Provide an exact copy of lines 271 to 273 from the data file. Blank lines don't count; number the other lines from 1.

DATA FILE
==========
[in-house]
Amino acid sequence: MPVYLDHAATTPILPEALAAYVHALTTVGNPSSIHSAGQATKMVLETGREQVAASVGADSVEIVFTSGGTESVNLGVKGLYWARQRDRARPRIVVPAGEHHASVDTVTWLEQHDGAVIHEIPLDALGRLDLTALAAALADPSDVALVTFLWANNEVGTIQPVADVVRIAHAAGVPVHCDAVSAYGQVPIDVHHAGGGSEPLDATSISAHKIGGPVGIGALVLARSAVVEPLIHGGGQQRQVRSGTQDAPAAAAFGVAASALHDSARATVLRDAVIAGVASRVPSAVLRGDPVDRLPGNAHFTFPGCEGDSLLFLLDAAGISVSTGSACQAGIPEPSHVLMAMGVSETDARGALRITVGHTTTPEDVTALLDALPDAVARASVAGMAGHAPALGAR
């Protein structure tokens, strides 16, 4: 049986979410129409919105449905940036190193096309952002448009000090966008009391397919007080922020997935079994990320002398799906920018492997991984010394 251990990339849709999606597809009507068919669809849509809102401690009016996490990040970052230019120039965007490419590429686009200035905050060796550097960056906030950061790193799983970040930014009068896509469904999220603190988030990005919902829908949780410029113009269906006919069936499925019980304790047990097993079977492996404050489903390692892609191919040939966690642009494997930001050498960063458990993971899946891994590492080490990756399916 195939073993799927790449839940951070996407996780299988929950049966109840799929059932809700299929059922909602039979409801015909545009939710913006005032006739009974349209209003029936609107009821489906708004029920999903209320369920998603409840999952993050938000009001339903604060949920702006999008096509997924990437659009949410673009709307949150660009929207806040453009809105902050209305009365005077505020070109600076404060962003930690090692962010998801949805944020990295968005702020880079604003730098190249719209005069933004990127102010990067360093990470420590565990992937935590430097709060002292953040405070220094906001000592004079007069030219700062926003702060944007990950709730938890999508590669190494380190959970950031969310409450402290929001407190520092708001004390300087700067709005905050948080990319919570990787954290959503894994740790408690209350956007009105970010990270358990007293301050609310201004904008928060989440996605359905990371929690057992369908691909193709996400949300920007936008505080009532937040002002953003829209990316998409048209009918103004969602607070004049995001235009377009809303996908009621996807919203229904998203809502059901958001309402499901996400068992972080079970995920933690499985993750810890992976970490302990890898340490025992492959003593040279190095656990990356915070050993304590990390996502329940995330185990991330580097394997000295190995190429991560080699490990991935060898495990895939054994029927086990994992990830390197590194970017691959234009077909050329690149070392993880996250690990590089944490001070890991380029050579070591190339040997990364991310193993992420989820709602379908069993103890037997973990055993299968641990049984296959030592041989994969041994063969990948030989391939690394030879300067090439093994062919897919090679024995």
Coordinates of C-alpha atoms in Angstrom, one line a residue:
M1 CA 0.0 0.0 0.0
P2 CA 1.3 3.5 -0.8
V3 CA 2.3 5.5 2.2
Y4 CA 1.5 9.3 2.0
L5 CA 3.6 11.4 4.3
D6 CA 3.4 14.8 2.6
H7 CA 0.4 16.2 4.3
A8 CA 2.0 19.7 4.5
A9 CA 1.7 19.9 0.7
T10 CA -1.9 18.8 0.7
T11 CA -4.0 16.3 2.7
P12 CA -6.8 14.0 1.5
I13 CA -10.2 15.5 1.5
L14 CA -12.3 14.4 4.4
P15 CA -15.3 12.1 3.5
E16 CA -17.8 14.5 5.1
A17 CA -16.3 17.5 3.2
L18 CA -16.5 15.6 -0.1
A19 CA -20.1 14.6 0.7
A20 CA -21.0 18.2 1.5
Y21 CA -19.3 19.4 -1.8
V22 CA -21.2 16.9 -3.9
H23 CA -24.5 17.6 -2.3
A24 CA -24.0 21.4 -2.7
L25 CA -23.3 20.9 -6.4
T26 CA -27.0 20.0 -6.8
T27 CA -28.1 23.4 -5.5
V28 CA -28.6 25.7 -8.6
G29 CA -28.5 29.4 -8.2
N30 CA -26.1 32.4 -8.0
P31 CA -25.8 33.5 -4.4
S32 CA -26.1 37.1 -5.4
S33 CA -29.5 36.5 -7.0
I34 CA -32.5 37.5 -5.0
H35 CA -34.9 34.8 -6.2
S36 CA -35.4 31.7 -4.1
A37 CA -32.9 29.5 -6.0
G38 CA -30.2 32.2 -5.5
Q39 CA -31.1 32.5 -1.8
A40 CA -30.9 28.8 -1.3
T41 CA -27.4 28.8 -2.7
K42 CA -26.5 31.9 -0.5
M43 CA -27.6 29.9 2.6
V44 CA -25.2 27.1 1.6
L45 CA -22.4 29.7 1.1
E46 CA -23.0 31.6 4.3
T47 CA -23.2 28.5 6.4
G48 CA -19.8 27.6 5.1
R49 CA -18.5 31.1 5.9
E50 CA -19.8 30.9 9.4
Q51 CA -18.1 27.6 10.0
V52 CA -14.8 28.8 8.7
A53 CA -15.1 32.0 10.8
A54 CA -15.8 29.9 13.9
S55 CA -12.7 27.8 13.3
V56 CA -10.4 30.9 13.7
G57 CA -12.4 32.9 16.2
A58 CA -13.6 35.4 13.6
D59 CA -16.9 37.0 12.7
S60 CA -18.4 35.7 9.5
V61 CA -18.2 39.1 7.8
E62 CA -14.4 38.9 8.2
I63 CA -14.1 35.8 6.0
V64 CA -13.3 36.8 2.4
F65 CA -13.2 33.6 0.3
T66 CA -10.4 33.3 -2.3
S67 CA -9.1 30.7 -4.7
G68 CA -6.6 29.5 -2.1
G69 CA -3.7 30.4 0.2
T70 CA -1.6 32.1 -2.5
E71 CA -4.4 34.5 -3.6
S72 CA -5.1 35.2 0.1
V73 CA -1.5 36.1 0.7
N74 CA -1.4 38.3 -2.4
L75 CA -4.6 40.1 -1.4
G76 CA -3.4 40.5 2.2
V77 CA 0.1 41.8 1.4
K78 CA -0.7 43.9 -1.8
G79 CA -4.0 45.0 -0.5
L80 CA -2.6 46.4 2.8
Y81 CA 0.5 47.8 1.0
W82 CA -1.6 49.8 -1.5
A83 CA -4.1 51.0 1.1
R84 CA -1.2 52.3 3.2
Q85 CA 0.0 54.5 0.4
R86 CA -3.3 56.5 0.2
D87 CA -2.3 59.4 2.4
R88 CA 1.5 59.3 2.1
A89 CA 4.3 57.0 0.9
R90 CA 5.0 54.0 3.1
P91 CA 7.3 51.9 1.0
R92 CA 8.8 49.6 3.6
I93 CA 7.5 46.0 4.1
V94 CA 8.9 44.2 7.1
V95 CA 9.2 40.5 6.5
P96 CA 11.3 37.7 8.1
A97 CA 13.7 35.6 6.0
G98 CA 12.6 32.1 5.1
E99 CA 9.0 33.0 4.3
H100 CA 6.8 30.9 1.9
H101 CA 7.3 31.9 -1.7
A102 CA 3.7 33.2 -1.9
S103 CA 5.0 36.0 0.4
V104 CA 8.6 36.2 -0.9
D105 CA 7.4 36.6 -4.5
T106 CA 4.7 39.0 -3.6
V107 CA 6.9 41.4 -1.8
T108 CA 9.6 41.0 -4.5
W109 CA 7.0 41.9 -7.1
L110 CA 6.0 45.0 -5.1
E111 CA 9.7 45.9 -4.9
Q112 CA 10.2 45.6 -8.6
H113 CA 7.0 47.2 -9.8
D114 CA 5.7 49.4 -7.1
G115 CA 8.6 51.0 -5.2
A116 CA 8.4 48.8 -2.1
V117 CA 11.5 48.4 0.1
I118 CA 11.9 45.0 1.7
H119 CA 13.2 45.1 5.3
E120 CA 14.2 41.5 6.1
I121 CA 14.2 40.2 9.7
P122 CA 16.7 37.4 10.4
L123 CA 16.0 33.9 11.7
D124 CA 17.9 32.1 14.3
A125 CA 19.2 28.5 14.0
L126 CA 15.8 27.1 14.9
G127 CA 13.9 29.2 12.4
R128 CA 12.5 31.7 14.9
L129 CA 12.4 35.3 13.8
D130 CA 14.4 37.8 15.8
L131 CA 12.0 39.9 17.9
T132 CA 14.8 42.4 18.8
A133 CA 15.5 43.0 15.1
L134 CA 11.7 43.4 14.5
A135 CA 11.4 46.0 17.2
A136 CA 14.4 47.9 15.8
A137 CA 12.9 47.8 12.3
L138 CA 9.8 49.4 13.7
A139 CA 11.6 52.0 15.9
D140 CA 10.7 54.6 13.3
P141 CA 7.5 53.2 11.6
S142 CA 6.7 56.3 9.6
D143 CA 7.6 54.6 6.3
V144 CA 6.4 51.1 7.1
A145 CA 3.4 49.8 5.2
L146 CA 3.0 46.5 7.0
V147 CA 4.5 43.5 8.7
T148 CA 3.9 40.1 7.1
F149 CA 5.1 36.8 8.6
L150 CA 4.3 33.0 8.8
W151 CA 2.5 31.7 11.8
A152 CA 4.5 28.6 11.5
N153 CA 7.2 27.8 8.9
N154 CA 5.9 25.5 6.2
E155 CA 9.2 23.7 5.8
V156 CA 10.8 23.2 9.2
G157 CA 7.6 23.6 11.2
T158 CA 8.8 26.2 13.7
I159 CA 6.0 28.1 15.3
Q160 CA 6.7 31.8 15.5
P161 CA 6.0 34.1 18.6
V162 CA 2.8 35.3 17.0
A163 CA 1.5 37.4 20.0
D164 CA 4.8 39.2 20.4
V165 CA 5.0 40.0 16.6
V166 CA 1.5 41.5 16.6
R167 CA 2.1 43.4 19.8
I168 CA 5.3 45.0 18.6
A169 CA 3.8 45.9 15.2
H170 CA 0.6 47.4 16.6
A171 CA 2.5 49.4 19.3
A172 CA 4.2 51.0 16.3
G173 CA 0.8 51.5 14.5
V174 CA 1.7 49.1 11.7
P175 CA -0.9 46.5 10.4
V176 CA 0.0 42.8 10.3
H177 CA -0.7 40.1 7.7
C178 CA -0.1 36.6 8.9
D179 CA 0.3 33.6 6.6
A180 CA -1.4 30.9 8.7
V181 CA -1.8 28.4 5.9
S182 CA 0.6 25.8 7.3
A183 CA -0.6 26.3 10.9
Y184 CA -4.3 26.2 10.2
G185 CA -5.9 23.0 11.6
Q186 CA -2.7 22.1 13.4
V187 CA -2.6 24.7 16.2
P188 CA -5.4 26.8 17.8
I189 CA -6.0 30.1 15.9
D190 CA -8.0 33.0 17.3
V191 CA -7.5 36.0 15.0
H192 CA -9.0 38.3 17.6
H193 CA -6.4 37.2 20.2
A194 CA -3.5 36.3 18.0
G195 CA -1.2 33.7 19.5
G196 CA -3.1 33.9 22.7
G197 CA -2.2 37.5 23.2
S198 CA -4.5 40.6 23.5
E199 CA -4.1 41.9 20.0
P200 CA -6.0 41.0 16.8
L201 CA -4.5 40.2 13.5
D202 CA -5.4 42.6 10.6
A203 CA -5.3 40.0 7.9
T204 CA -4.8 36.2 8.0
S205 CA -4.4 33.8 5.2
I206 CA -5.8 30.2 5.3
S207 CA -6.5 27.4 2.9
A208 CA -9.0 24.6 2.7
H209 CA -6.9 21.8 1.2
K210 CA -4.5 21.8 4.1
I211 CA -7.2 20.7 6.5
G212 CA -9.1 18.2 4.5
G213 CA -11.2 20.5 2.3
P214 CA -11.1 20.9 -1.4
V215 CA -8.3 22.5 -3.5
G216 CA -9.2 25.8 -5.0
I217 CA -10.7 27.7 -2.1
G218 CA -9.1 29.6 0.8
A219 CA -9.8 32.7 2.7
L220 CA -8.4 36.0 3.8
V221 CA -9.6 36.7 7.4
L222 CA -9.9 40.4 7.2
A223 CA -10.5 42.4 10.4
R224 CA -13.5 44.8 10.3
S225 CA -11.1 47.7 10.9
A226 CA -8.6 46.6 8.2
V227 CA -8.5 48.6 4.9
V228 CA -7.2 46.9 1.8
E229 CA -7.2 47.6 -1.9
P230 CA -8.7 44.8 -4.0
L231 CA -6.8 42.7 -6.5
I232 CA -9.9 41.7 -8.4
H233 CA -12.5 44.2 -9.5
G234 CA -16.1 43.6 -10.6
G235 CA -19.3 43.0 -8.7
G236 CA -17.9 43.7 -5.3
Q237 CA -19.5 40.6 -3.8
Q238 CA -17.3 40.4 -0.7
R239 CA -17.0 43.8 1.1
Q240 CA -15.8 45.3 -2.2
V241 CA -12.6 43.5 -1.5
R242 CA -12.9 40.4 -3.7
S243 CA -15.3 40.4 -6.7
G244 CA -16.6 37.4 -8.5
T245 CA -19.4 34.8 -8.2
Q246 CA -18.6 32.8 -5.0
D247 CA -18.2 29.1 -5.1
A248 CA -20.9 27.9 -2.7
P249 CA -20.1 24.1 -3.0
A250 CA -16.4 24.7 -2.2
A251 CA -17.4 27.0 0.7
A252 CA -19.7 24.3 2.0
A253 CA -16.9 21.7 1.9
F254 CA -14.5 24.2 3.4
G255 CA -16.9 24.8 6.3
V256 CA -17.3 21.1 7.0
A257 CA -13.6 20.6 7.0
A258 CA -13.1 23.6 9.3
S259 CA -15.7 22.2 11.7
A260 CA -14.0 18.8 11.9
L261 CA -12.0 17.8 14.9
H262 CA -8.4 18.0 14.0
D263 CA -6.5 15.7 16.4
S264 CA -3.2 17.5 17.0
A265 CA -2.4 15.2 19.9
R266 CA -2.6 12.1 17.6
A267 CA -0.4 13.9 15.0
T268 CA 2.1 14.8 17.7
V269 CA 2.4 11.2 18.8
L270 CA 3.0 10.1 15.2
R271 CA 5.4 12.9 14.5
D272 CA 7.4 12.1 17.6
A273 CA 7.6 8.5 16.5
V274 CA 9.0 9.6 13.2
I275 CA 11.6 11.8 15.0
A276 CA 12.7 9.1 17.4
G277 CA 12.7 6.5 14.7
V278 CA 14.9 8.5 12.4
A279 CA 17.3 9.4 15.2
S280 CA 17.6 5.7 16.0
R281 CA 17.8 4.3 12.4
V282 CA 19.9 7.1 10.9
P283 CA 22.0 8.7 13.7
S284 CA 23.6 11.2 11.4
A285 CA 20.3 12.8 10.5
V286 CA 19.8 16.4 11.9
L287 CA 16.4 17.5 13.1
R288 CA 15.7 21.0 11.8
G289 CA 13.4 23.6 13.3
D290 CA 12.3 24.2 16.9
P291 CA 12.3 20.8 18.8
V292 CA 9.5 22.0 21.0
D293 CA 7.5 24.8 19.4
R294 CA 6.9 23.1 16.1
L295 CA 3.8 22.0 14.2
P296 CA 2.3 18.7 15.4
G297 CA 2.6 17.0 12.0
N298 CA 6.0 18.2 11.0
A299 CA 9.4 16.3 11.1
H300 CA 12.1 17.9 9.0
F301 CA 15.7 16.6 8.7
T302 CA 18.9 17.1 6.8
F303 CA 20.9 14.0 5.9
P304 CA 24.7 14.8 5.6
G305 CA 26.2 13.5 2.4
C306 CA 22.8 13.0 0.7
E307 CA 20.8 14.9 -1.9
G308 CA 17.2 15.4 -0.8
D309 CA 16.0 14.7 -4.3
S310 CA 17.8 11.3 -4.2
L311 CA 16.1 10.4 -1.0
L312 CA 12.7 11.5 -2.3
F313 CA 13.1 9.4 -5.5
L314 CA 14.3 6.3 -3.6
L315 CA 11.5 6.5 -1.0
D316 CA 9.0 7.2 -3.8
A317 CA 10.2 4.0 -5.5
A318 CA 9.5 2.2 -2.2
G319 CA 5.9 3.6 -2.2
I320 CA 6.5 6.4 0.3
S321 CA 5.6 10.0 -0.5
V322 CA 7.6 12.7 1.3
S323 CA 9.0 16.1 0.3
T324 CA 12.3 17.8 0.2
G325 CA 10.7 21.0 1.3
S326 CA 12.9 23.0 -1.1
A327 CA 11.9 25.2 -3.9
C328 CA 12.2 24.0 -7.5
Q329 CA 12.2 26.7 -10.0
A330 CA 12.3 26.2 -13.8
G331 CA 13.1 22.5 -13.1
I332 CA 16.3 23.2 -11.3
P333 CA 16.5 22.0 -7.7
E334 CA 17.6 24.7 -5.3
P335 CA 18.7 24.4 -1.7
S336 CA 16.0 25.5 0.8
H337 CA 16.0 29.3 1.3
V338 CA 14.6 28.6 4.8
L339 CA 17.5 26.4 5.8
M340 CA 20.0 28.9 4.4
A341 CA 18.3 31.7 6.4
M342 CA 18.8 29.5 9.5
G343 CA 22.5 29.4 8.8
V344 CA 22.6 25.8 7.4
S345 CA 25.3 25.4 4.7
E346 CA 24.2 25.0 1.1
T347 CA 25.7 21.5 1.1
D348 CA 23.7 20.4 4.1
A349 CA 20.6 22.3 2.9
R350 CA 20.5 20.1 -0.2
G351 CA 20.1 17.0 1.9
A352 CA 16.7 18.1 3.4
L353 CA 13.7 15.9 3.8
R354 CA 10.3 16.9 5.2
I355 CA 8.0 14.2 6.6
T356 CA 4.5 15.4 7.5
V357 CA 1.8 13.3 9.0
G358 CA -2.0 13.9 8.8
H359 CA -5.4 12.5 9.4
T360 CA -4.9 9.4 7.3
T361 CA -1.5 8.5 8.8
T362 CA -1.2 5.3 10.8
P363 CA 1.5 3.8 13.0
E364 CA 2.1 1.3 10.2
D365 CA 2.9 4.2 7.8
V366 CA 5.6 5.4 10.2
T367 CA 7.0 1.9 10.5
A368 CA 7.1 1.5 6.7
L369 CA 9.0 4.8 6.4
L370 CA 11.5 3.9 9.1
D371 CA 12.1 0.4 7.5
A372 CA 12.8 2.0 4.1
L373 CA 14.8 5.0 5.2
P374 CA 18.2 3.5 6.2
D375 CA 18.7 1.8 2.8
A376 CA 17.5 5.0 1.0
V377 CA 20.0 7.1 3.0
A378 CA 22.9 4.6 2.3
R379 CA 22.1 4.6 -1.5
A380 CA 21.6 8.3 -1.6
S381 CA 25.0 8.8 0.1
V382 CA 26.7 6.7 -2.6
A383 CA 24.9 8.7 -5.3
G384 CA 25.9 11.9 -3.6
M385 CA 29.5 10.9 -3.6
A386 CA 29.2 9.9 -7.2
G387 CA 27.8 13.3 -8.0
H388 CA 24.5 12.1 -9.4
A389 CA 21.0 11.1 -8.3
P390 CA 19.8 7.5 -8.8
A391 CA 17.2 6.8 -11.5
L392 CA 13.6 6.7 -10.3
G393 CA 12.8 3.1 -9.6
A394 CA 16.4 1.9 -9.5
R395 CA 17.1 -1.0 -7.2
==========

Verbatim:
A267 CA -0.4 13.9 15.0
T268 CA 2.1 14.8 17.7
V269 CA 2.4 11.2 18.8